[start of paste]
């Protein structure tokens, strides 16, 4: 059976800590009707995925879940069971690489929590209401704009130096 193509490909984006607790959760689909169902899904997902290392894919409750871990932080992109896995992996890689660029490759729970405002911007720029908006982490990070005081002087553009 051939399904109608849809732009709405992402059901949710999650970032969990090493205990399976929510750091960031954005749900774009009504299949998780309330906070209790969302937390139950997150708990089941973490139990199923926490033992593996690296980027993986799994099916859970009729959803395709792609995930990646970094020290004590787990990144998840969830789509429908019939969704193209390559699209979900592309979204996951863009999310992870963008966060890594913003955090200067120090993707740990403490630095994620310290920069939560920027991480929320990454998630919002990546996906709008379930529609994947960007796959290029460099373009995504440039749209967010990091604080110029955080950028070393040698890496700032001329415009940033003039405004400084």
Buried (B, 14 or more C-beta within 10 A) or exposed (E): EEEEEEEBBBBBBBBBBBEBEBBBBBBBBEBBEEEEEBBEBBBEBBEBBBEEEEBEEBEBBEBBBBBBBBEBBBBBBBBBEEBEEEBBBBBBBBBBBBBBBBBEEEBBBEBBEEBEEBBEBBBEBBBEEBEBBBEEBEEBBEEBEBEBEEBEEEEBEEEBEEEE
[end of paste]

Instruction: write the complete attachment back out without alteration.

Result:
């Protein structure tokens, strides 16, 4: 059976800590009707995925879940069971690489929590209401704009130096 193509490909984006607790959760689909169902899904997902290392894919409750871990932080992109896995992996890689660029490759729970405002911007720029908006982490990070005081002087553009 051939399904109608849809732009709405992402059901949710999650970032969990090493205990399976929510750091960031954005749900774009009504299949998780309330906070209790969302937390139950997150708990089941973490139990199923926490033992593996690296980027993986799994099916859970009729959803395709792609995930990646970094020290004590787990990144998840969830789509429908019939969704193209390559699209979900592309979204996951863009999310992870963008966060890594913003955090200067120090993707740990403490630095994620310290920069939560920027991480929320990454998630919002990546996906709008379930529609994947960007796959290029460099373009995504440039749209967010990091604080110029955080950028070393040698890496700032001329415009940033003039405004400084």
Buried (B, 14 or more C-beta within 10 A) or exposed (E): EEEEEEEBBBBBBBBBBBEBEBBBBBBBBEBBEEEEEBBEBBBEBBEBBBEEEEBEEBEBBEBBBBBBBBEBBBBBBBBBEEBEEEBBBBBBBBBBBBBBBBBEEEBBBEBBEEBEEBBEBBBEBBBEEBEBBBEEBEEBBEEBEBEBEEBEEEEBEEEBEEEE